I couldn't find an Absolute Stupidity thread, and I suspect this cashier is on her way out of a job, so putting this here. 

Yesterday at the grocery store, I was coming down the bakery aisle and witnessed a woman getting a special order cake from the bakery.  She and the bakery worker were very careful in handling the box and getting it settled in the woman's cart.  I grabbed my stuff and headed up front.

Got behind cake woman in line.  The box was a not-terribly-large, rectangular box, and had the order slip with the bar code price tag attached taped with one piece of tape to the top of the box.  Cake Woman took the order sheet off the box and handed it to the cashier.  All the cashier had to do was scan it.  Nope.  The cashier demanded that the woman place the order sheet/barcode back on the bakery box and place the box on the belt.  The woman very carefully lifted the box out of her cart and sat it on the belt as instructed.

The cashier grabbed the box, flipped it upside down and attempted to scan it.  The order sheet fluttered, so she kept at it, running the box back and forth over the scanner.  She finally turned the box upright, tore off the order sheet, and scanned it.  She then took the box and placed it on end in a grocery bag, having to push the sides of the box in to get it to fit, pulled the bag off the stand and laid it on the counter, with the bakery box upside down.  During the original flipping of the box, I could see this mishmash of icing on the window in the bakery box, so the cake was a mess.  Having the sides of the box compressed probably didn't help.

Cake woman stood there in wordless shock, with her mouth open.  The cashier said something to the woman about paying.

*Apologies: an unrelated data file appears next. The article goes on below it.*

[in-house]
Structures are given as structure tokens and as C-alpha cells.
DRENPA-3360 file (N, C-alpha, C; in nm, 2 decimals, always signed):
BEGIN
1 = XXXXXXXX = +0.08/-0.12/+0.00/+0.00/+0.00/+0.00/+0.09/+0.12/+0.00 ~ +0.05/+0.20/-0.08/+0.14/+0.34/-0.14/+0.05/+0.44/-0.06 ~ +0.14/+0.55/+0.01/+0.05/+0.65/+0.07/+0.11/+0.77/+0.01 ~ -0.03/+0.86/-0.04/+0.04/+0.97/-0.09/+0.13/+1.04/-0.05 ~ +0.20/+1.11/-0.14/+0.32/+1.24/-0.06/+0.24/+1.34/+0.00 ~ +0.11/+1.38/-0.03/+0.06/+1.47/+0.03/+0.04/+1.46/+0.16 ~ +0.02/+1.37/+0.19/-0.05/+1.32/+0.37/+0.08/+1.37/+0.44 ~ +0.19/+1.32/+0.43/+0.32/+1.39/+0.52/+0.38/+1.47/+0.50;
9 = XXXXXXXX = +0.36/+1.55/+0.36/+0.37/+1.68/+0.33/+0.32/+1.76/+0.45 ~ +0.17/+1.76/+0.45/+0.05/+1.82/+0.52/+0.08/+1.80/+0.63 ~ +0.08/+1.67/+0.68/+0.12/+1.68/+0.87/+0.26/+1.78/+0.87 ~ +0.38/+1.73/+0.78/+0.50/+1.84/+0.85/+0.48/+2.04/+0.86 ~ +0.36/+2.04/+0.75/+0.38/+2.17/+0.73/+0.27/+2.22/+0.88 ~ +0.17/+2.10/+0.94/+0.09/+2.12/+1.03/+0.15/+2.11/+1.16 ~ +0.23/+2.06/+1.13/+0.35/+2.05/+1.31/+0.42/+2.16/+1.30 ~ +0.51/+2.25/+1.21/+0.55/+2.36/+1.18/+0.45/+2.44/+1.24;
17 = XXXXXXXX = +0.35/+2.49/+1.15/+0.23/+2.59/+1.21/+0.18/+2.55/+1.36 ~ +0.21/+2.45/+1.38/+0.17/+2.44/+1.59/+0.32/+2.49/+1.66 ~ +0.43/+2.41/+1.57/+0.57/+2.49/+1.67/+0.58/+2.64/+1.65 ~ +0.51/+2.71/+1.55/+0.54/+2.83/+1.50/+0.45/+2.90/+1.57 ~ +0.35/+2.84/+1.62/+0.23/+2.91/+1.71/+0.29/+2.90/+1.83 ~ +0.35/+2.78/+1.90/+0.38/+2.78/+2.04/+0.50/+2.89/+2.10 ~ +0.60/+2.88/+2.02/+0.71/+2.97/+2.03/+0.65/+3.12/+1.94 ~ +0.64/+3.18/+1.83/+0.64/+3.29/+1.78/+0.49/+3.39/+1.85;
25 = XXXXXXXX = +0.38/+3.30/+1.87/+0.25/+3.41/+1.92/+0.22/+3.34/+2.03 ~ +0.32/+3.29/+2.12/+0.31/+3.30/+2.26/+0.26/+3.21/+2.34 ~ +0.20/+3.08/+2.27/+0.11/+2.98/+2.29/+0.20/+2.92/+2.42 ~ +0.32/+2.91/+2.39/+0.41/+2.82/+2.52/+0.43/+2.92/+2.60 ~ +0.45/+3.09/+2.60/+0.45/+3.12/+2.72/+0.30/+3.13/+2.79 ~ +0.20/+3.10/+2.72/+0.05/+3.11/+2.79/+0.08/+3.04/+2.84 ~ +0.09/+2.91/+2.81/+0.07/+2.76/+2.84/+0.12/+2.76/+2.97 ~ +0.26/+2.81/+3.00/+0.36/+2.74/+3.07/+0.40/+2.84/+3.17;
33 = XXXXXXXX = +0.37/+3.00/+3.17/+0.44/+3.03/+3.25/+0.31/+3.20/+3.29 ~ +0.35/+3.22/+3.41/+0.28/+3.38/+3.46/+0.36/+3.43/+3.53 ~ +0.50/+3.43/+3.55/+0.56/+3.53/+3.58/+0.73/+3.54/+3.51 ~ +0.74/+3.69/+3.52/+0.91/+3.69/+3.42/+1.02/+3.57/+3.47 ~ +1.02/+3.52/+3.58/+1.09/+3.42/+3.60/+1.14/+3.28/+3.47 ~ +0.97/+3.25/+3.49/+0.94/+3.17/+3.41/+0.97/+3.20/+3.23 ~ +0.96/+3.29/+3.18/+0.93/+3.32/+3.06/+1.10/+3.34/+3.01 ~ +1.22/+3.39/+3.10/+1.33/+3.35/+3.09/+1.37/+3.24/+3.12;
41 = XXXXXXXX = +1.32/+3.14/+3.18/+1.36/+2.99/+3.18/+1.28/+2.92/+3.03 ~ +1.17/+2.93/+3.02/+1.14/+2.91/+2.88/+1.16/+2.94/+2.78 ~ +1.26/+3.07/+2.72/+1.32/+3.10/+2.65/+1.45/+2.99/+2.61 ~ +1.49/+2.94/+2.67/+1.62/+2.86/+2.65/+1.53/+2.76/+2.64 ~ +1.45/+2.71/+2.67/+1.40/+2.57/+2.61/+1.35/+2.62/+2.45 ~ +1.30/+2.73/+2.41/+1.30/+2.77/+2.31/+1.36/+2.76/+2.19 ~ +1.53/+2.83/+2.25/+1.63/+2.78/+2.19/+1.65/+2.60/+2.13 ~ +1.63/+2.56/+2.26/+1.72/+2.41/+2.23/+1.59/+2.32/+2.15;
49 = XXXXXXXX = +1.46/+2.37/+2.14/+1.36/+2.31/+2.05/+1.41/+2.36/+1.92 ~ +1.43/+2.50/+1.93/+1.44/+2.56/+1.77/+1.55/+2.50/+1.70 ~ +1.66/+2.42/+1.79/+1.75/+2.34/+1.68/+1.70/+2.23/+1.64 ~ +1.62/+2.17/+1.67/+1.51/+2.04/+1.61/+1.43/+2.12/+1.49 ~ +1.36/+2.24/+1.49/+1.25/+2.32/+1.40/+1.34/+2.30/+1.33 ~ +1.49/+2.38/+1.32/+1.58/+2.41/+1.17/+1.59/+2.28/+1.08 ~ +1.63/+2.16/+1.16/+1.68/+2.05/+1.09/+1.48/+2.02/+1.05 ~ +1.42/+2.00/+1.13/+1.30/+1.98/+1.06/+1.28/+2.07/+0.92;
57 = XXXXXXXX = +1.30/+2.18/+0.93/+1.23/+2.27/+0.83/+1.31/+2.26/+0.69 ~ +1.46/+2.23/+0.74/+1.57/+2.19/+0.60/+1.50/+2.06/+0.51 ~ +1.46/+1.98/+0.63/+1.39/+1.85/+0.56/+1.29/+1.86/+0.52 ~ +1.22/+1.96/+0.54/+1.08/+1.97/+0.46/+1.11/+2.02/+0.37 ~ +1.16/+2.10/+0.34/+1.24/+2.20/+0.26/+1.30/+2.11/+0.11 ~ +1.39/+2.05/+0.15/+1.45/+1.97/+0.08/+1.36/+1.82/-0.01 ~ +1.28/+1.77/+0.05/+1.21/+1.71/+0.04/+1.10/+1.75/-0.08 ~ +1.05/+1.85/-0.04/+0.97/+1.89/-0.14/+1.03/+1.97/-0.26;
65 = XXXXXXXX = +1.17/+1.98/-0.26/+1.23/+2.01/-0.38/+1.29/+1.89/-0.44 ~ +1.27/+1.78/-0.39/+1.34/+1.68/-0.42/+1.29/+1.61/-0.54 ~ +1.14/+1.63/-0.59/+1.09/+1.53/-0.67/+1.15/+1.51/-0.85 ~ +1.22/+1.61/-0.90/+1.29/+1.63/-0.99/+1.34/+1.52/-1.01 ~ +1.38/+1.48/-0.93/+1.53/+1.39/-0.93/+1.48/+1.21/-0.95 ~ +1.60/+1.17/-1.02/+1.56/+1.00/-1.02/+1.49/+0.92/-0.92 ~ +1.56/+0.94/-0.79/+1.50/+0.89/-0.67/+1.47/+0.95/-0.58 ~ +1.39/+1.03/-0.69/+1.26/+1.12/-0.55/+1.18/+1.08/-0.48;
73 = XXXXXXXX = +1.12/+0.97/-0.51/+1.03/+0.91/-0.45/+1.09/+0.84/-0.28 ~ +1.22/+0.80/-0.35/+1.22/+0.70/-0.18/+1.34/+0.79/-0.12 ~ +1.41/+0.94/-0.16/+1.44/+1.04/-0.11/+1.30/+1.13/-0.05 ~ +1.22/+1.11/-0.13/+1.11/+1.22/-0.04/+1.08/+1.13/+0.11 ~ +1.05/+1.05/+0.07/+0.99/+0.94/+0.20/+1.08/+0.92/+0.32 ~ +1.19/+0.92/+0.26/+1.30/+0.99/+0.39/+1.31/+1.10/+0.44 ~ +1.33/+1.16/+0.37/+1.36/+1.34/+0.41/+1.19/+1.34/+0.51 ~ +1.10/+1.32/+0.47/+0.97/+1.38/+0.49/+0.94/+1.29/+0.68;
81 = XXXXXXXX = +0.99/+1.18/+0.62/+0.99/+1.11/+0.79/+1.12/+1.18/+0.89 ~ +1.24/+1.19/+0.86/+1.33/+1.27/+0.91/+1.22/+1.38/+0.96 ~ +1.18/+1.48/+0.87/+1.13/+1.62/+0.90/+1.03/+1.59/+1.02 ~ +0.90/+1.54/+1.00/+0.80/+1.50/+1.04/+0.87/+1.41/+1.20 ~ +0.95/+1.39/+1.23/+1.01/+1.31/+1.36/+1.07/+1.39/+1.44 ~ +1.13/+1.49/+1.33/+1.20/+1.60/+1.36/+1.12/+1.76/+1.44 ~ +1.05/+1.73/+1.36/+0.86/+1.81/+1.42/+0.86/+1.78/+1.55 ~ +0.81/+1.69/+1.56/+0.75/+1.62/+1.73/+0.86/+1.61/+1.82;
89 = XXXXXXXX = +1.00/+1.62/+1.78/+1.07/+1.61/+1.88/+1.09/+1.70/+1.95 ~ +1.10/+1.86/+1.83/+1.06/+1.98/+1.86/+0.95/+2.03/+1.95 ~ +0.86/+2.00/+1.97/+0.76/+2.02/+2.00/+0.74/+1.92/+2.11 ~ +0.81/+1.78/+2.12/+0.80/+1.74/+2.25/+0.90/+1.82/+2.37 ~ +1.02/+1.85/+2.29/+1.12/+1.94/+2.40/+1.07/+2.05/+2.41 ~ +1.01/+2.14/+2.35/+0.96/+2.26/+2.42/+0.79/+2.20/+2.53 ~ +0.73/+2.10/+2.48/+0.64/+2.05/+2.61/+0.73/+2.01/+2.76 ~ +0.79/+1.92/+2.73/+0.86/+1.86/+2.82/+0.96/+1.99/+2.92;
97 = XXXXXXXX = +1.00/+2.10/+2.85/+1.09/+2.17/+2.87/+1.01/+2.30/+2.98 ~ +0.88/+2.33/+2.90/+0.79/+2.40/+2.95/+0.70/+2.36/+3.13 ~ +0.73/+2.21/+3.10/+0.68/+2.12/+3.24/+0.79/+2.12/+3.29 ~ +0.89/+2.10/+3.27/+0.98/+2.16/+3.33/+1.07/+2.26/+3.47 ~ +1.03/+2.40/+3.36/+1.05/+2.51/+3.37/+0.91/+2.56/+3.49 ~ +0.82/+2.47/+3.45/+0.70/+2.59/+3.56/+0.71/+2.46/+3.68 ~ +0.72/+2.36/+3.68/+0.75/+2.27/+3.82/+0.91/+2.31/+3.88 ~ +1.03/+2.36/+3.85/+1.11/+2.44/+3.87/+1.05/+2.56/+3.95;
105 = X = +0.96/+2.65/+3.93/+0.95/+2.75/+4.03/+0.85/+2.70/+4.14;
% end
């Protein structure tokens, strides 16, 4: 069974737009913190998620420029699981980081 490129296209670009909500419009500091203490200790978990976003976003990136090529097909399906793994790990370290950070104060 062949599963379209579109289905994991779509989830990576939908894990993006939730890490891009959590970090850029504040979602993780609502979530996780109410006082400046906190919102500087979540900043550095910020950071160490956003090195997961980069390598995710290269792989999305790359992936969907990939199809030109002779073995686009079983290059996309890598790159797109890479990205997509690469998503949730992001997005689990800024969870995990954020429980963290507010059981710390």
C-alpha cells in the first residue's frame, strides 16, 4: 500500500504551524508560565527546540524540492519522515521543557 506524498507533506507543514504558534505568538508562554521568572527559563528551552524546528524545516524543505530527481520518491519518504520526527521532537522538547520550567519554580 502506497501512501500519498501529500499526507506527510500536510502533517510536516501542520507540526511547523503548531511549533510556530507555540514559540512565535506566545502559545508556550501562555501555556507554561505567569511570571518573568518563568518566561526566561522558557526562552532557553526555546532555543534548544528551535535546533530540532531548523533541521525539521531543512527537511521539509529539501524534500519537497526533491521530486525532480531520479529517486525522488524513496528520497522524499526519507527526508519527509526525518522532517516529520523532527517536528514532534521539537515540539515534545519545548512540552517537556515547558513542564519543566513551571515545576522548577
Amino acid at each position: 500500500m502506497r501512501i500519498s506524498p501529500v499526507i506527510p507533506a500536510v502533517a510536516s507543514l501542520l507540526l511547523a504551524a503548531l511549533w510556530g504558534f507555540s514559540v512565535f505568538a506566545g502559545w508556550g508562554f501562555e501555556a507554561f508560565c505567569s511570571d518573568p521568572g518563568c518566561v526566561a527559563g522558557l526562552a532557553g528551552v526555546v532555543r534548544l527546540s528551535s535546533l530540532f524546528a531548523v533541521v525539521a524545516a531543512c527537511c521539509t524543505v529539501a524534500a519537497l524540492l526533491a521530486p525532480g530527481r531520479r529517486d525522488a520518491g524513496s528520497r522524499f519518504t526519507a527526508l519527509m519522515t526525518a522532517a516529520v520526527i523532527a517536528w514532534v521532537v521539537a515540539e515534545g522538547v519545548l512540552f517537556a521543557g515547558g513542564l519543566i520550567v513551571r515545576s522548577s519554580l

I got in another line, and as I was leaving, Cake Woman was still there, but the manager was present. 

Black Delphinium

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Re: Professional Darwinism: Update to OP on p.74
« Reply #6041 on: July 25, 2014, 09:52:45 AM »
I'd have started crying right there if that was my cake, but I am also very emotional right now.
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Elfmama

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Re: Professional Darwinism: Update to OP on p.74
« Reply #6042 on: July 25, 2014, 10:15:42 AM »
I'd have started crying right there if that was my cake, but I am also very emotional right now.
Me too.  Special order cakes have to be ordered several days ahead of time, and whatever was being celebrated was probably that day or the next, with no time to make another. 
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squeakers

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Re: Professional Darwinism: Update to OP on p.74
« Reply #6043 on: July 25, 2014, 10:38:44 AM »
What on earth were they doing with live rounds even aboard the ship??? :o

I'm glad I'm not the only one wondering that. :)

Trust me, the rest of us in the Tall Ship community were wondering the same thing.

Skeet shooting? Piracy protection?
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Twik

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Re: Professional Darwinism: Update to OP on p.74
« Reply #6044 on: July 25, 2014, 10:48:49 AM »
The cashier grabbed the box, flipped it upside down and attempted to scan it.

I saw this coming, yet flinched when I read it.
My cousin's memoir of love and loneliness while raising a child with multiple disabilities will be out on Amazon soon! Know the Night, by Maria Mutch, has been called "full of hope, light, and companionship for surviving the small hours of the night."